Washington, D.C., is our national center of power. Power in itself is neutral—it can be used for good or evil purposes—but the temptations in D.C. are many to worship power or to use it for personal gain. In recent months, we have seen one regulation after another gutted or rolled back. “Regulation” sounds like such a pesky word. But regulations are like the fence around the playground. They are protections: protection of our national parks against fossil fuel exploitation; protection of our poorest from having to go without health care; protection of women seeking affordable reproductive health care; protection of our immigrants; protection of our LGBT people; and on and on. These protections are actually freedoms. They are rights. And in the name of the god of money, or the god of fear, or the god of greed, they are being stripped away. Our God of love and compassion is not at the center of these changes. There is much reveling going on.
So it is more important than ever that we live into the alternative. Live with God at the center of every rule. That’s what the Ten Commandments are all about, as we explored last week. Put God at the center and worship no other idols. Take care of yourself and each other. Practice faith, hope, love, patience, compassion.
There are plenty of places where we see people living by God’s rules, living for the greater good, living with love and compassion. Here are a few examples.
We see this God alive in community this week in the midst of the terrible and deadly wildfires in Sonoma County. Neighbors are checking on each other, people are stepping forward to help each other out, people are taking in those who have lost everything, people are scooping up pets that are wounded and taking them to vet clinics, which are treating them for free. Police, firefighters, mayors, and others are putting their lives on the line for days at a time with very little sleep. With cell towers down and power off, a local radio station in that area has committed itself to 24/7 coverage of the fires as a way of helping people know when they need to evacuate, what’s going on, where they can go. These people are living by rules of love and compassion, and they are bringing their whole selves to the effort to rescue and care for their neighbors.
We see our God alive at the center of the fight against new fossil fuel infrastructure projects such as coal export terminals, oil refineries, methanol factories, and natural gas plants. Rather than commit to this old technology that is burning our planet, people are protesting in all sorts of creative ways to get out the message that we can do better—that we are prepared to kick our addiction to the false idol of the fossil fuel god and learn less harmful ways to live together so that all can live for generations to come.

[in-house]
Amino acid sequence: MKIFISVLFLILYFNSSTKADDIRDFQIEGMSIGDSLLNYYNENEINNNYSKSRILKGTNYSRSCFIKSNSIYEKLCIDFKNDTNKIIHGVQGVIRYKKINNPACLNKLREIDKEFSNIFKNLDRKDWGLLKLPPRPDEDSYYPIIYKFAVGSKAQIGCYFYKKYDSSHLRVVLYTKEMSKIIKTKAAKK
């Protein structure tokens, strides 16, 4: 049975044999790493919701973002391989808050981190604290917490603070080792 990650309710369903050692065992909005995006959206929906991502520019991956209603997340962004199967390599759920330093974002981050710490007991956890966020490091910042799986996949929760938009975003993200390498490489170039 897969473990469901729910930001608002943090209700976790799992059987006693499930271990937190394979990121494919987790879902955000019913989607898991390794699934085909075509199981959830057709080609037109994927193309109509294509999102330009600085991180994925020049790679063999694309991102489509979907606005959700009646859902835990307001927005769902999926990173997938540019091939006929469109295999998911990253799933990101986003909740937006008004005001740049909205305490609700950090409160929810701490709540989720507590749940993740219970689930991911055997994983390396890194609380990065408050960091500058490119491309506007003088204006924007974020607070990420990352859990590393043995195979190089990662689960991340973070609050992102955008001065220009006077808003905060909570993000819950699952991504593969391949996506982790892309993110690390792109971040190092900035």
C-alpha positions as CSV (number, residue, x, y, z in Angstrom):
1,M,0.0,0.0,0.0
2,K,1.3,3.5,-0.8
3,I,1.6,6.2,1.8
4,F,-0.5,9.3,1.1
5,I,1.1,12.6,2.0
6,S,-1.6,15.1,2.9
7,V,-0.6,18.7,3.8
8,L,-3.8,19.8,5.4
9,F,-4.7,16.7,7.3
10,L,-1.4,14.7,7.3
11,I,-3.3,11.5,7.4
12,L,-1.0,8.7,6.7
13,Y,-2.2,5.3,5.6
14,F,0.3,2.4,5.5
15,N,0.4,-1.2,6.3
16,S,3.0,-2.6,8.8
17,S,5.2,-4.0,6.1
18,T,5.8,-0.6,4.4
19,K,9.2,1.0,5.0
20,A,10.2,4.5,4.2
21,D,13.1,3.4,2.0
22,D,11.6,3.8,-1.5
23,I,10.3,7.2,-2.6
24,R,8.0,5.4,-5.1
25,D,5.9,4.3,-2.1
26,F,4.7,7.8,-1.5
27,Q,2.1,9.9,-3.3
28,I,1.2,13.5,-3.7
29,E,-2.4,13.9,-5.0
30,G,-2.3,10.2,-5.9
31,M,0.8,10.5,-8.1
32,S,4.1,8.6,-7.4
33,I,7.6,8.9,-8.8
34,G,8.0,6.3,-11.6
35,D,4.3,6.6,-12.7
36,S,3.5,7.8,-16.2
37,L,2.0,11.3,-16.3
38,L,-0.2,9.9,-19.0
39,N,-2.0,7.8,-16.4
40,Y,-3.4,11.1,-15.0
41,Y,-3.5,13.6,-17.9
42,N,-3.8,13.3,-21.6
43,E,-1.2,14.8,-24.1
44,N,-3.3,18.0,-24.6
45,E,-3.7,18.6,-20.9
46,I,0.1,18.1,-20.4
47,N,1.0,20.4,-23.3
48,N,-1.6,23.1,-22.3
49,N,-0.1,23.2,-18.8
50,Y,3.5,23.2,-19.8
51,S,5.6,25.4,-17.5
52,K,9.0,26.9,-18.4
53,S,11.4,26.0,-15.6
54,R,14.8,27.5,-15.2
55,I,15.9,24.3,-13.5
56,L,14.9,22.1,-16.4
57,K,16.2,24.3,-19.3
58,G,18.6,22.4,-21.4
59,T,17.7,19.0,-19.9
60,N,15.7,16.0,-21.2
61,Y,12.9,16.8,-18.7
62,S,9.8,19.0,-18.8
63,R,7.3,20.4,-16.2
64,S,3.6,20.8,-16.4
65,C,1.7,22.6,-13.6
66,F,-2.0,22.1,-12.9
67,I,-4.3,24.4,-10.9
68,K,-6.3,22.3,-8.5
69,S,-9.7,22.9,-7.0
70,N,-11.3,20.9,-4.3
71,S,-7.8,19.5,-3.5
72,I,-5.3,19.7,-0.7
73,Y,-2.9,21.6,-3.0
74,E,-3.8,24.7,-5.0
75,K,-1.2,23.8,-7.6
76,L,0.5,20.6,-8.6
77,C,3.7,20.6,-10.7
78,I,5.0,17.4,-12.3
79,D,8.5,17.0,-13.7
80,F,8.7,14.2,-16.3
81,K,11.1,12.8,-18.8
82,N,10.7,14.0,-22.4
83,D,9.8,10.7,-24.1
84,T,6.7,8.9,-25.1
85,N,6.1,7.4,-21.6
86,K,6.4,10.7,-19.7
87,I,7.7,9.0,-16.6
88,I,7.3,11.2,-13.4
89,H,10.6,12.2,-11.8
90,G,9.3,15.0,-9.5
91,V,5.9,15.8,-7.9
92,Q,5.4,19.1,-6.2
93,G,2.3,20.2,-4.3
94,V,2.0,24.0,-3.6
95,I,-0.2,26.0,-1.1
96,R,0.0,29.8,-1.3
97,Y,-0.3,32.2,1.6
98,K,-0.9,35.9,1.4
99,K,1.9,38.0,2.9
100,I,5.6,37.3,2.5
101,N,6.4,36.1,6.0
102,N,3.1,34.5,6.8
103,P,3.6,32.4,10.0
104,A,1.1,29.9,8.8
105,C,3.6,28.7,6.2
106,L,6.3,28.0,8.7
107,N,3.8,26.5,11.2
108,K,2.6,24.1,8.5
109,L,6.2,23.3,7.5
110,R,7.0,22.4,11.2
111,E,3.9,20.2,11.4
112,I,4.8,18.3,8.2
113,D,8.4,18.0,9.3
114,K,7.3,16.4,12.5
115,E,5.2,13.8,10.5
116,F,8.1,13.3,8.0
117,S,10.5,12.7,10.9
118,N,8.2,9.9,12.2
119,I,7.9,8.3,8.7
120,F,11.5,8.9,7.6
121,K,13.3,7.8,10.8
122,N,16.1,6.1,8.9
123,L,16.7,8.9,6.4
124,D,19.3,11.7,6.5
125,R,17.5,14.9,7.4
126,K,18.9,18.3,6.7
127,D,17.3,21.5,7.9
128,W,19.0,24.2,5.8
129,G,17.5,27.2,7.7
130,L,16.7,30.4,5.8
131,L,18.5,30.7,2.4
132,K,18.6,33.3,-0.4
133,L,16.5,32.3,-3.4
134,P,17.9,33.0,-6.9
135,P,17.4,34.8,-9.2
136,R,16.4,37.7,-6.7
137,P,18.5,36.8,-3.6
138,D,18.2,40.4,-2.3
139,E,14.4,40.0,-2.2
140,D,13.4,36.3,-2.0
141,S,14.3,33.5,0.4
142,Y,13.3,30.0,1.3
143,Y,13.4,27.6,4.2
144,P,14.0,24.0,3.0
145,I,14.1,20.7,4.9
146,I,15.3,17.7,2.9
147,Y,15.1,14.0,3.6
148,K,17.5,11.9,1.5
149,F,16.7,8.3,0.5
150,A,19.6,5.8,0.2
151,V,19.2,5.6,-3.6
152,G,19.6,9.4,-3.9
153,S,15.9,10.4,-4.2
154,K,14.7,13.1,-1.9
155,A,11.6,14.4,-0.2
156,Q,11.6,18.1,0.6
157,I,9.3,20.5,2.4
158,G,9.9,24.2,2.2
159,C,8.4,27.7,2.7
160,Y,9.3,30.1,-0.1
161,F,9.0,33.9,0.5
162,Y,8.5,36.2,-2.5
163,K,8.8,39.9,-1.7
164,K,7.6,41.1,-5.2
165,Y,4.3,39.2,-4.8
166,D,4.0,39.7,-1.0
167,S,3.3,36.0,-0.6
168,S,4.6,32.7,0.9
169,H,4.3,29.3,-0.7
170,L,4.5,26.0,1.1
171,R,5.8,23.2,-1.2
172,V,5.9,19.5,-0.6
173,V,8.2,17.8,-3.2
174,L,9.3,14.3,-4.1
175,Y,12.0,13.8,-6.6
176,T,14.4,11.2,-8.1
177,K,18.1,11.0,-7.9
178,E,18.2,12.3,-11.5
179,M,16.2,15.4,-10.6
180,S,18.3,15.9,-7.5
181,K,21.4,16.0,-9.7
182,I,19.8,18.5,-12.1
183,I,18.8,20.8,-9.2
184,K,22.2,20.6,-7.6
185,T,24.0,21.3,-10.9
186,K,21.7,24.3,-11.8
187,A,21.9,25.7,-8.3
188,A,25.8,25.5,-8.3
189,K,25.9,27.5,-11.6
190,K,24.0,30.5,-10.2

Yesterday afternoon people from a variety of faiths and backgrounds came together to bless a totem pole that is making a journey from British Columbia through Washington, Oregon, Idaho, Montana, and more states until it reaches a museum on the East Coast. These totem pole journeys began in 2013 as a way of gathering people together to learn about and fight the fossil fuel projects that threaten our regions and our planet. People of faith, environmental groups, and tribes have united to say “We draw the line: You may not destroy our home, our water, our air, our soil, our people, our animals.” And when we unite to fight for the greater good of God’s creation, we are all stronger. Our fight is just. And in the Pacific Northwest, we have an impressive track record of knocking down proposed coal export terminals, proposed oil export terminals, and other proposed fossil fuel projects. The proposals keep coming, though, and we have to keep standing together, have to keep saying we worship a God that calls us to live with God at our center, with the Ten Commandments at our center, with rules about loving each other and ourselves at our center. These life-giving rules do not allow us to rape and destroy God’s planet for our own personal gain or for the profit of a select few.
When the apostle Paul wrote to the church at Philippi, he knew that these were good people who were trying to live with God and Christ at the center of their lives. He loved this church. Like Moses, he had to be away from them—in fact, he was in prison. So he sent them a few more guidelines on how to live together as a community of Christ. Help each other resolve your differences. Rejoice in God in all things—imagine being able to write such joyful words from prison! Take everything to God in prayer: center in God. Focus on what is true, honorable, just, pure, pleasing, and commendable. Keep practicing the spiritual discipline of living by God’s rules, and God’s peace will be with you always.
We know that God will not disown us like a parent who says, “Not my child.” Our God is near. Our God invites us, always, into a closer and deeper relationship. Our God challenges us to live by God’s rules of love. And when we can actually do so, we are freer, our communities are healthier, and our world is in better shape.
We can always choose to live outside the rules. But what you may have noticed if you have ever made that experiment is how out of control things feel. Living by the rules can be challenging. We make mistakes. We fail. But the gift of God’s grace is that we get to keep trying. Ultimately, living by God’s rules is about living a life that has meaning, a life rich in abundant love, a life poured out freely for the greater good. May we continue to strive to live such lives. Amen.